Barry Larkin
Shortstop
Nairobi Malaria (1997-2003)
New York Nukes (2004-2005)
Inducted into Hall of Fame: 2011
 
.
AVG
G
AB
R
H
2B
3B
HR
RBI
BB
K
OPS
SB
E
1999
.318
156
694
120
221
23
4
32
103
30
48
.850
29
0
2000
.323
162
738
126
239
51
2
23
78
36
84
.846
34
0
2001
.305
162
706
127
215
40
2
34
87
34
79
.850
31
0
2002
.263
162
699
91
184
48
2
26
82
28
61
.743
42
0
2003
.228
91
377
47
86
20
1
10
32
15
36
.635
15
1
2004
.261
132
498
61
130
39
4
10
39
27
44
.716
28
1
2005
.257
162
573
80
147
26
2
17
57
21
58
.690
30
0
TOTALS
.292
1349
5624
932
1644
317
27
193
631
299
613
.793
343
7
* Stats from '97 and '98 seasons missing from archives

The best shortstop for the first five years of the modern Weaver era, Barry Larkin was a key player in the potent offense of the Nairobi Malaria. One of the premier leadoff hitters in the league, Larkin averaged 130 runs scored per year in his first five seasons, leading the league twice and finishing in the top five in all five years.

Batting ahead of slugger Stan Musial, the two were a lethal combination, instilling fear in many a Blizzard League pitcher during their time together in Nairobi. As prolific as their partnership was, it didn't translate into success in the postseason. The Malaria did win the 1998 Barnes Division Championship, but they suffered a heartbreaking seven game loss to the Havana Cigars in the Blizzard League Championship Series.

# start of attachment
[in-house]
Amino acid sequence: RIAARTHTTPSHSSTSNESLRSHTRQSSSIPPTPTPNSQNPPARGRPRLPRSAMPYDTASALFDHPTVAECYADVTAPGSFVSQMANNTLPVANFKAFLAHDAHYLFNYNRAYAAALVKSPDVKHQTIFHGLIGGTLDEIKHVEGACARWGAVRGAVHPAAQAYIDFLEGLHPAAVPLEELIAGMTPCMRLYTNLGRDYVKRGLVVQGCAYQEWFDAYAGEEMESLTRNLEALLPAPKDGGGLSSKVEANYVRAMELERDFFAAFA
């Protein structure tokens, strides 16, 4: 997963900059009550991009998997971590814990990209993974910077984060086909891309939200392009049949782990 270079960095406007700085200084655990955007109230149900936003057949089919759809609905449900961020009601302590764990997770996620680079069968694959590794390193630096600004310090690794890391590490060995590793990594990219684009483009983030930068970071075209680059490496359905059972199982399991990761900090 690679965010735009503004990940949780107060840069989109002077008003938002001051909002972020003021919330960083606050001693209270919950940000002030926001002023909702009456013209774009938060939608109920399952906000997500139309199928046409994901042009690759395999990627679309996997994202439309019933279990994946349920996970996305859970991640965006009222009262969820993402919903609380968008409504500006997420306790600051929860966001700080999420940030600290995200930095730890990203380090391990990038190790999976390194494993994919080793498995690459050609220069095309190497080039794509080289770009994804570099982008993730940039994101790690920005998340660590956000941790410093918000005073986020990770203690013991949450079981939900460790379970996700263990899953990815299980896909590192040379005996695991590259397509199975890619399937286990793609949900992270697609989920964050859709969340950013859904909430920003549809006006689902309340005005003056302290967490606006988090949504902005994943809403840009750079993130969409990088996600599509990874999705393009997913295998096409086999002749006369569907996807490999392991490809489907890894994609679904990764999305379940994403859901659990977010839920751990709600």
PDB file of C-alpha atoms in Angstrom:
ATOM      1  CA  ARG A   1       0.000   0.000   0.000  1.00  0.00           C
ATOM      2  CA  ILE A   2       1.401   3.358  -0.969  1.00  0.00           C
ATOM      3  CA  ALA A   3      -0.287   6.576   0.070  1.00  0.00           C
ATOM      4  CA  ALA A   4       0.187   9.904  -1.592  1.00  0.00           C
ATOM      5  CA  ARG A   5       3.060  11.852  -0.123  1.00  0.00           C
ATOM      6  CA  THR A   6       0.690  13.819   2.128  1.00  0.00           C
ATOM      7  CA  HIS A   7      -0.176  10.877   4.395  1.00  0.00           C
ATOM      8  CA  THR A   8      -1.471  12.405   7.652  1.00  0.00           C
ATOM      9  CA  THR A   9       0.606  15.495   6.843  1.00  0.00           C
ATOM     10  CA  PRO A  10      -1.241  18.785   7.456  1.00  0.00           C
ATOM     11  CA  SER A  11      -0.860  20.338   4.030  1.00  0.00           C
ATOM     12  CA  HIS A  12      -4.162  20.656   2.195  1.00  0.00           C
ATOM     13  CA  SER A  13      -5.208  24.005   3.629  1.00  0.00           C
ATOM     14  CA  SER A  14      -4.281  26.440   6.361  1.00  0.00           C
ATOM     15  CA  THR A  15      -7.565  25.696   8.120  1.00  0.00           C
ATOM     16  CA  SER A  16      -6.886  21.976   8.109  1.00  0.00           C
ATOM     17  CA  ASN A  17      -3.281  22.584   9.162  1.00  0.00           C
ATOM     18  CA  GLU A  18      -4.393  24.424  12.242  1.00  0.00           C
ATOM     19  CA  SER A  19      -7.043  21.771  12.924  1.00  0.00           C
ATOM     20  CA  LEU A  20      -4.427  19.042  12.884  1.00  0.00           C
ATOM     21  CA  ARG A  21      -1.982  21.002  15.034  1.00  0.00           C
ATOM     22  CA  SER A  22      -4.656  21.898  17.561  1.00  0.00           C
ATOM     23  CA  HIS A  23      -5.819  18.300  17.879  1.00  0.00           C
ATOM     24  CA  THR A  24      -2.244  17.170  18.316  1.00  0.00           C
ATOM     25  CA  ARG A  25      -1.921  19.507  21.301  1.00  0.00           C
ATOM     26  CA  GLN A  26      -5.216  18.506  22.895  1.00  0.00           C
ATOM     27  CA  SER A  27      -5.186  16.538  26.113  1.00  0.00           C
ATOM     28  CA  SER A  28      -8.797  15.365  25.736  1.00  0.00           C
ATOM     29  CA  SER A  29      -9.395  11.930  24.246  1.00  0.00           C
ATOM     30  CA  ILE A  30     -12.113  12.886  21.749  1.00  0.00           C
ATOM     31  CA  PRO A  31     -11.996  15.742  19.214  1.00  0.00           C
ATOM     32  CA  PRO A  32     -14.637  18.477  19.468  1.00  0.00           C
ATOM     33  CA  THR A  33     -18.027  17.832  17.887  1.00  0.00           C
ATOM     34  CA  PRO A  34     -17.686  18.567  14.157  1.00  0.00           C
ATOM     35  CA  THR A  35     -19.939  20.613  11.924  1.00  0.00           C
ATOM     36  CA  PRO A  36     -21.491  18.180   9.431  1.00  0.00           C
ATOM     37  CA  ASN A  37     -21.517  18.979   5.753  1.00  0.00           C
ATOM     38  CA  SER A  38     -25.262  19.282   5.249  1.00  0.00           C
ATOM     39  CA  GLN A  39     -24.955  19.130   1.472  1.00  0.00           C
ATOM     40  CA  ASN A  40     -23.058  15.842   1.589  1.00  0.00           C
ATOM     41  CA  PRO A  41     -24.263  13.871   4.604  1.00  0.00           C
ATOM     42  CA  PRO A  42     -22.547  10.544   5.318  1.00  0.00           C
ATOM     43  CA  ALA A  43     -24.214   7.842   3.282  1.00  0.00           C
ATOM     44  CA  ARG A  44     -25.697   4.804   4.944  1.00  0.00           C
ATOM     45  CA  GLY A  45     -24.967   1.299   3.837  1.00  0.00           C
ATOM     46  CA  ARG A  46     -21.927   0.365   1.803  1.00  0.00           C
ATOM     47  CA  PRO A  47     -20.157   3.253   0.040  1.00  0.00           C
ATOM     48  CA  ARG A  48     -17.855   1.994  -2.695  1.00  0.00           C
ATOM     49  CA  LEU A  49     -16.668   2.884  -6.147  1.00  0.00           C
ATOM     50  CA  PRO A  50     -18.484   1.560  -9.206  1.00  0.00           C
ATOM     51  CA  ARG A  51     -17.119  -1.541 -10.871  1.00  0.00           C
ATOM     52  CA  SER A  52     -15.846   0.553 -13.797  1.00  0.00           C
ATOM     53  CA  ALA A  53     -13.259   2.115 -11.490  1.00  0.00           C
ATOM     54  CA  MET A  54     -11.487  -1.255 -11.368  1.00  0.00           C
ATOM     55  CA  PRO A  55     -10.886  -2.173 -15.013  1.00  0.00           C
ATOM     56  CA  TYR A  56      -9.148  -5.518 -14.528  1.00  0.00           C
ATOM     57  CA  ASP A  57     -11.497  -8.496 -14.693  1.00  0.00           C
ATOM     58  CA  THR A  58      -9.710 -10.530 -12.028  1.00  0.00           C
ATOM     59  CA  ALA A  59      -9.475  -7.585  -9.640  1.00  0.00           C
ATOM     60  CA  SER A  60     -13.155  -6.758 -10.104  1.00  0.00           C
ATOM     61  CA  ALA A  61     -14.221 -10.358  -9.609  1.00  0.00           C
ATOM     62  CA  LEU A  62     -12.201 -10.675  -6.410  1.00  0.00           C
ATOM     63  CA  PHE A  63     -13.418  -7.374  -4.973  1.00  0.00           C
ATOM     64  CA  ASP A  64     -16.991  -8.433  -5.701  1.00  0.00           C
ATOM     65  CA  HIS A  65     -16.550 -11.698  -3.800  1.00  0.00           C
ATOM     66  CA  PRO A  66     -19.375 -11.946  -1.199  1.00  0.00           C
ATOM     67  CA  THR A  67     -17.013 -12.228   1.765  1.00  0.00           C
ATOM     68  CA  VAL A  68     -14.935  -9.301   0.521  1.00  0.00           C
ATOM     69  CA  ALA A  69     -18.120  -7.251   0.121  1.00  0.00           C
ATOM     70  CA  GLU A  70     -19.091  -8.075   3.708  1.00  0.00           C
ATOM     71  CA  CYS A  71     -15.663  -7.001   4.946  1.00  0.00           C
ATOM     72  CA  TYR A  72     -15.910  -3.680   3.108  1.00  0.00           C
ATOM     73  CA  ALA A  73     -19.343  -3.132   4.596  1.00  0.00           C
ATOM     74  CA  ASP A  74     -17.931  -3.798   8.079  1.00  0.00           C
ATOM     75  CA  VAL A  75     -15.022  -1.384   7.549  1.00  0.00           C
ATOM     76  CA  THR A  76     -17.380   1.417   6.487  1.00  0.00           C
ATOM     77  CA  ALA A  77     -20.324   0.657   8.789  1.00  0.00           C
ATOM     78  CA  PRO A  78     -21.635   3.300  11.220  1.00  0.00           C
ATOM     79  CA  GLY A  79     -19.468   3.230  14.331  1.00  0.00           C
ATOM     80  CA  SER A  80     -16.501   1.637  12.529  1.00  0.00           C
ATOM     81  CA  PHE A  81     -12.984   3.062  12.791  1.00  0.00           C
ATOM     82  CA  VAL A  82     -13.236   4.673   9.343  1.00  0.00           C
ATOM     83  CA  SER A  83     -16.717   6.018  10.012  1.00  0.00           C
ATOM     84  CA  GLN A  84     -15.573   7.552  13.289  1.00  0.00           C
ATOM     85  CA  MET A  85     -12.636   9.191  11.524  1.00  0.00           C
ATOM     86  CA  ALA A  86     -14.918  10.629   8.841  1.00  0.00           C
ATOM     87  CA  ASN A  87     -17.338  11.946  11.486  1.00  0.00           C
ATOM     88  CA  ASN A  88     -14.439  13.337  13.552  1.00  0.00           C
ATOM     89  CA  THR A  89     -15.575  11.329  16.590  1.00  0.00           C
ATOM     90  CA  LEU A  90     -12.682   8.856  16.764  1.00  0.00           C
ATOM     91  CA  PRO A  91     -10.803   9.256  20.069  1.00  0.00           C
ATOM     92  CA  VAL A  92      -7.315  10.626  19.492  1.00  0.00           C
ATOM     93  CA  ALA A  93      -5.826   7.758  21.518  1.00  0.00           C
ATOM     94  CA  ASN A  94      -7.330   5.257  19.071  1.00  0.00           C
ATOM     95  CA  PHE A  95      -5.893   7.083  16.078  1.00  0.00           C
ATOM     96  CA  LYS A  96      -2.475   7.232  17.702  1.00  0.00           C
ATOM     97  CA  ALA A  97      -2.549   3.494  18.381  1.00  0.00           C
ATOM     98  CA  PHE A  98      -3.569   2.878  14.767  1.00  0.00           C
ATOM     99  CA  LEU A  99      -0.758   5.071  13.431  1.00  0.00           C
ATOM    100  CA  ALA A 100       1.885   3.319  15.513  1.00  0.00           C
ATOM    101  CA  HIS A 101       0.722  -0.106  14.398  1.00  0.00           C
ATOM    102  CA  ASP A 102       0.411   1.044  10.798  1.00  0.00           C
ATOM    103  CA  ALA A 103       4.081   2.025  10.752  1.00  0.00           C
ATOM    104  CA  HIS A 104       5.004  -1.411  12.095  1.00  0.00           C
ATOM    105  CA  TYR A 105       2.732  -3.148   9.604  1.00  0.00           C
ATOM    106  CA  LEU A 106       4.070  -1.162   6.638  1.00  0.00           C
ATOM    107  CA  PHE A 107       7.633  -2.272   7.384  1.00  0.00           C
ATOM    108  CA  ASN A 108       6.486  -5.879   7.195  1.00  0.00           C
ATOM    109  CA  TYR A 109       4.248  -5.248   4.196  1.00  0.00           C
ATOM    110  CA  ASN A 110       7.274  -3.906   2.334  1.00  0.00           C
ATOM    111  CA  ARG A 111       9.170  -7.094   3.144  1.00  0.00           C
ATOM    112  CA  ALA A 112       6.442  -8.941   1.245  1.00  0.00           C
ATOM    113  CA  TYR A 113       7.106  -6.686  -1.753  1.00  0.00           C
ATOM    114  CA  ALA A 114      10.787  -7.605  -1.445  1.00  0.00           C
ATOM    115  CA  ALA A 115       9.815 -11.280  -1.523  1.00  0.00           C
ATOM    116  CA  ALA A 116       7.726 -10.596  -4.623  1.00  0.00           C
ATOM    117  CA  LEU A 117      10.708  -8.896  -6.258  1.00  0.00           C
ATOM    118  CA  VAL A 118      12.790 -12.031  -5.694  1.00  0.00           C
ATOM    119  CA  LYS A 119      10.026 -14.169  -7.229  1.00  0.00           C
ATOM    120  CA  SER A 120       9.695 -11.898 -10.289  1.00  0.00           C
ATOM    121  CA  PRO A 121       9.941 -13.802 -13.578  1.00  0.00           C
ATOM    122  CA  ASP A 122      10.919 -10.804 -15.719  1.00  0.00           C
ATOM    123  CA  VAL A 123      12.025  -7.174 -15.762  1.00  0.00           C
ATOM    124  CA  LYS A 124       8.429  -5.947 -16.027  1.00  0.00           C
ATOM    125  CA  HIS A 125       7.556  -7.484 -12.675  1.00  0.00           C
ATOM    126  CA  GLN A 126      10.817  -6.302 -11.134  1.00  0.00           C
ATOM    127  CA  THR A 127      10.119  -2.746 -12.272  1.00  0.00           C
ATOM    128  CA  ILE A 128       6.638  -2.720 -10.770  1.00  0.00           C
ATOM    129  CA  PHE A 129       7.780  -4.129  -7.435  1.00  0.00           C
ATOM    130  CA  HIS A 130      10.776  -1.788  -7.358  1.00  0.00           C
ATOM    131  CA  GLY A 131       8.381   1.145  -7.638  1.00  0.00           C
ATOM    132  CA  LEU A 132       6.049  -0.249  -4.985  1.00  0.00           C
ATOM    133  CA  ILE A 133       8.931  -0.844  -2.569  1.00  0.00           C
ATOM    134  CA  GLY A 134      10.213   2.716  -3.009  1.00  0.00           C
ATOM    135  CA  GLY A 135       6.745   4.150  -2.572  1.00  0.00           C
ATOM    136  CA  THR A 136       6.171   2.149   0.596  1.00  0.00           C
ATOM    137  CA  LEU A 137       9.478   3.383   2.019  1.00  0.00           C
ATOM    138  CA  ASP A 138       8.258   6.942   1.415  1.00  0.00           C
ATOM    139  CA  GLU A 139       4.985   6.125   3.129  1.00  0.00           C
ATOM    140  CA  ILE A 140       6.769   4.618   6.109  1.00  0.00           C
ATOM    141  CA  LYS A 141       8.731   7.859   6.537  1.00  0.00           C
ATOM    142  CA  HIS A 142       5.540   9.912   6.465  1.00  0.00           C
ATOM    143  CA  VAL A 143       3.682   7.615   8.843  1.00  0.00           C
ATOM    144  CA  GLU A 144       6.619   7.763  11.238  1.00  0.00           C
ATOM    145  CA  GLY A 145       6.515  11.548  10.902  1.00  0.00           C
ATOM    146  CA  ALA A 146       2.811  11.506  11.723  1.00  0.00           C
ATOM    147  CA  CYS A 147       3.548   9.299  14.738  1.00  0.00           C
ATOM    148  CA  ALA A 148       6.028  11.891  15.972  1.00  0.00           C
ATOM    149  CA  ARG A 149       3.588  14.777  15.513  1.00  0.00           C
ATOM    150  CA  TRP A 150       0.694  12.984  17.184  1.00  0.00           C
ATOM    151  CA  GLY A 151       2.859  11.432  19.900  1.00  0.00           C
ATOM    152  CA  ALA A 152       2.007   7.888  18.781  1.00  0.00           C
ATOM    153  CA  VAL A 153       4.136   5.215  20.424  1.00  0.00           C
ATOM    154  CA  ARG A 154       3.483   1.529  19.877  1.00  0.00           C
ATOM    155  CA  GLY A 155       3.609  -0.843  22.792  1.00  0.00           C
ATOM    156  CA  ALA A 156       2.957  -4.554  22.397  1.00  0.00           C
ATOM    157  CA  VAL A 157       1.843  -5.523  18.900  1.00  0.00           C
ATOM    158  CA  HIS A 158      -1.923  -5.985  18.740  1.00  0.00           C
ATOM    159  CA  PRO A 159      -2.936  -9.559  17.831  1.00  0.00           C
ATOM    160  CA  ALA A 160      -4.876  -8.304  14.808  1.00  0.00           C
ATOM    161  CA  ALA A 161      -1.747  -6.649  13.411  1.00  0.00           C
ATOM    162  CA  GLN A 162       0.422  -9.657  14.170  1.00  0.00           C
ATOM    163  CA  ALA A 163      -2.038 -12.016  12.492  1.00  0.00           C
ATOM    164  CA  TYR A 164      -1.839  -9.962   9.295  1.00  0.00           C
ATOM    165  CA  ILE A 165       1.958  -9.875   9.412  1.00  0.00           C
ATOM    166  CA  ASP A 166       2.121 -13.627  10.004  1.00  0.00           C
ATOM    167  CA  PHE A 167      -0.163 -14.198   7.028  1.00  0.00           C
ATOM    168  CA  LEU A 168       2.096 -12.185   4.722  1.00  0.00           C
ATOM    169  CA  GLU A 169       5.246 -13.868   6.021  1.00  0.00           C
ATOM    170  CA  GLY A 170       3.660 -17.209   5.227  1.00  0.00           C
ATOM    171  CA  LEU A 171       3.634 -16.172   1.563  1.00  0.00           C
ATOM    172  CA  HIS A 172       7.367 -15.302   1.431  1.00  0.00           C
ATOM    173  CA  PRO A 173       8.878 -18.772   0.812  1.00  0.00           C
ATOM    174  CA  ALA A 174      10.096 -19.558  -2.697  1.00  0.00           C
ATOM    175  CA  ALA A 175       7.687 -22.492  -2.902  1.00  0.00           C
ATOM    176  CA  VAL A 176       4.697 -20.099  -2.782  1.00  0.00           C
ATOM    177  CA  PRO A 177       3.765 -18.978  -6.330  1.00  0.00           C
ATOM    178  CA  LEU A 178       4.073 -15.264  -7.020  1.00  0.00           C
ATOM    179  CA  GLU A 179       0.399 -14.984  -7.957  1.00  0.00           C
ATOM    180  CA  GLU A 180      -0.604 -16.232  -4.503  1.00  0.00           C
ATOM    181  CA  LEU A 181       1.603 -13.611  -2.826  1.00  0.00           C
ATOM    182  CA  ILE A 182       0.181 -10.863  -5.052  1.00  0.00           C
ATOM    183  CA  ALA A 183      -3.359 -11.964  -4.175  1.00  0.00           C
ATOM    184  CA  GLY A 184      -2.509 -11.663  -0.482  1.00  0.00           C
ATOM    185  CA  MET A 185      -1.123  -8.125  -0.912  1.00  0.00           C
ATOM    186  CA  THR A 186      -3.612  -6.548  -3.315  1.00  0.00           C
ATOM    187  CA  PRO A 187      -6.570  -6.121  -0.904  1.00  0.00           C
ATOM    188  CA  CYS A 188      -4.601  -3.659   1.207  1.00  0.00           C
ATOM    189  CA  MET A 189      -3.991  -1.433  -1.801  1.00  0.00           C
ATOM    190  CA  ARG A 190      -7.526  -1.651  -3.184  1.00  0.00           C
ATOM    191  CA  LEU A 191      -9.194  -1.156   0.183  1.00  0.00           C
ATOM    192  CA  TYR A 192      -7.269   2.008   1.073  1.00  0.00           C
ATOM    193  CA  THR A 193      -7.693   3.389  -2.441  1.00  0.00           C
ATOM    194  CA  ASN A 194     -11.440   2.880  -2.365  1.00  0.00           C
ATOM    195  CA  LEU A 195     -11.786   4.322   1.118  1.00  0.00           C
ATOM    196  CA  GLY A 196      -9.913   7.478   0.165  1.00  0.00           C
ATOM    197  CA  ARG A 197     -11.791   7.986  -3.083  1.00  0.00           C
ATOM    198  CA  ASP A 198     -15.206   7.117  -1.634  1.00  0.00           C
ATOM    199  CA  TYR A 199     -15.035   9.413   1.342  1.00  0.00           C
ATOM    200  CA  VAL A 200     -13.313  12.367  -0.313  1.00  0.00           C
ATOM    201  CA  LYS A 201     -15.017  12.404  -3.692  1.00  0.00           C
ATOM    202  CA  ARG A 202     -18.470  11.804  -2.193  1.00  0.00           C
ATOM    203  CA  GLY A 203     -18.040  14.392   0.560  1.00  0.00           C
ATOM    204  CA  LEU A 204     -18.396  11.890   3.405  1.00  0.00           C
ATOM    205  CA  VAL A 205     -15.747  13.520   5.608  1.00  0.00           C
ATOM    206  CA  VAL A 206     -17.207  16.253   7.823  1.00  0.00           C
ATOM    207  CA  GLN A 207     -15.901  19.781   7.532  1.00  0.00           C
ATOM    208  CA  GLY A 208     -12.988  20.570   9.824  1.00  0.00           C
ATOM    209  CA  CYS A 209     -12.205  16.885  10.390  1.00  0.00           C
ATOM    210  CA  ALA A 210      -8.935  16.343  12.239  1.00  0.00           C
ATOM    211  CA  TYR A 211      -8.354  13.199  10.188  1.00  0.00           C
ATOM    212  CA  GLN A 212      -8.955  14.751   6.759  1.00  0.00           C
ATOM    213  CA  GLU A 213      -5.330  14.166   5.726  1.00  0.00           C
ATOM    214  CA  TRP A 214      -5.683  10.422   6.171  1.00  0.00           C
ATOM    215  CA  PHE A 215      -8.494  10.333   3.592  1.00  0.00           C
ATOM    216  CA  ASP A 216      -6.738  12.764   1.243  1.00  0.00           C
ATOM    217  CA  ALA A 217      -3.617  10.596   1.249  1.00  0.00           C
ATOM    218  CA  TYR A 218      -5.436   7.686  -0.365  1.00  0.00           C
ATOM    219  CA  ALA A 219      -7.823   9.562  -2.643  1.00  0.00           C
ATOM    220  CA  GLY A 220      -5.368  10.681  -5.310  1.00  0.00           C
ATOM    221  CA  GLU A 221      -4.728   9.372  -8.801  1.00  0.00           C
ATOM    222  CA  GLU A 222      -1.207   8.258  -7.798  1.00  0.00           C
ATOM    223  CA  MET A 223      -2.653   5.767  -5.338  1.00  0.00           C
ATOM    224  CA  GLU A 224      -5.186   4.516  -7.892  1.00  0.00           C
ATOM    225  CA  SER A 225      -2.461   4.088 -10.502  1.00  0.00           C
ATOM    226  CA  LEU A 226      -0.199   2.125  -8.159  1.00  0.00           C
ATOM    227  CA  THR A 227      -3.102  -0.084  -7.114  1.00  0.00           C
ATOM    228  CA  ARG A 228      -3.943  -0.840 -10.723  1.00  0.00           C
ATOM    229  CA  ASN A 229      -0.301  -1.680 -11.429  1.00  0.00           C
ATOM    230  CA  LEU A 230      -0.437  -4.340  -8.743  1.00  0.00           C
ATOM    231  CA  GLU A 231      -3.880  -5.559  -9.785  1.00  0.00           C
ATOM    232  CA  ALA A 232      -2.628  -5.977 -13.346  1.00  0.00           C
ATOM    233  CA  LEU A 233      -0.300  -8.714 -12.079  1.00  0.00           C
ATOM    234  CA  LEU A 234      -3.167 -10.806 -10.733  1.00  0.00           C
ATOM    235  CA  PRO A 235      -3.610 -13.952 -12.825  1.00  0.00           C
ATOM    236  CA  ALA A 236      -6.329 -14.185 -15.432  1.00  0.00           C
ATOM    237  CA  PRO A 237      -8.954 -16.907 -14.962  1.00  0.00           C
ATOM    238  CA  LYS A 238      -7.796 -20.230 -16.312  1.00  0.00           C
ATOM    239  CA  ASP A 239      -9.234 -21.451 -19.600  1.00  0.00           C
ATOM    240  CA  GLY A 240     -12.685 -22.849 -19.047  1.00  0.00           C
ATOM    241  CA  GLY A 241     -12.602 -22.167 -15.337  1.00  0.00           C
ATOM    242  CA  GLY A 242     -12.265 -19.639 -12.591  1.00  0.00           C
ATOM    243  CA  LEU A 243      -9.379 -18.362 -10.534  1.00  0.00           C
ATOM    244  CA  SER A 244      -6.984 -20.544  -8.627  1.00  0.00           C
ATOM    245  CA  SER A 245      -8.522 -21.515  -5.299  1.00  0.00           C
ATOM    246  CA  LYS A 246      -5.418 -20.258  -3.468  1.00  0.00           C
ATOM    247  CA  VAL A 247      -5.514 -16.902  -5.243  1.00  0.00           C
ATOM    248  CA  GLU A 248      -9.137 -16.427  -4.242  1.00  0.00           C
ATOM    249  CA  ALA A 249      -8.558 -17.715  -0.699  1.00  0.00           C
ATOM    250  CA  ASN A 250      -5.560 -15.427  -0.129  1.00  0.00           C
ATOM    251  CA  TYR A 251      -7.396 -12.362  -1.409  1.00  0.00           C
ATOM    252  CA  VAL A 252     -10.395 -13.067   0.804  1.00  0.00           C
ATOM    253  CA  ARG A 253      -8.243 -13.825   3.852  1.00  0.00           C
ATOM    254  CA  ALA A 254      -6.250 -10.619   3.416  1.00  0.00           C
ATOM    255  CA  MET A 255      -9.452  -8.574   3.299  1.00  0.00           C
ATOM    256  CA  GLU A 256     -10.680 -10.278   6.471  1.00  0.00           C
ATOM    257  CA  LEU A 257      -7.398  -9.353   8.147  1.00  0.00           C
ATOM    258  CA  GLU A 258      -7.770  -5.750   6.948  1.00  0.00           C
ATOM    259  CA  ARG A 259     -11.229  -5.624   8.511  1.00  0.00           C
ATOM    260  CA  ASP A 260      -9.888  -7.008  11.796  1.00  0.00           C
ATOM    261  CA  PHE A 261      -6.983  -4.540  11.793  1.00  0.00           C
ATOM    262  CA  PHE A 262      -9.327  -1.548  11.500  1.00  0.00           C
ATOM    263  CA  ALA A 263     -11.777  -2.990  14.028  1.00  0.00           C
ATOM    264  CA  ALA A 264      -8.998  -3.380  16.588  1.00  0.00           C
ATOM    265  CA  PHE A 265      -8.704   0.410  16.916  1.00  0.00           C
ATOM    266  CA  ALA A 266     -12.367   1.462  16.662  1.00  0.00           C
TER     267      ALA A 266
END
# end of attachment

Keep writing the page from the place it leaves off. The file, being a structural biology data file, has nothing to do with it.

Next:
After the 2003 season he was dealt to the New York Nukes, where he spent his last two years in the league. Having already announced that he would retire after the 2005 season he managed to put up solid numbers, scoring 80 runs and stealing 30 bases, helping lead the Nukes to the 2005 Lockwood Division Championship. Unfortunately Larkin would never play in a Weaver Series as the Nukes lost the Inferno League Championship to the Amity White Sharks in seven games.

In 2011 Larkin was rewarded for his solid career, becoming the ninth player enshrined into the Weaverball Hall of Fame.


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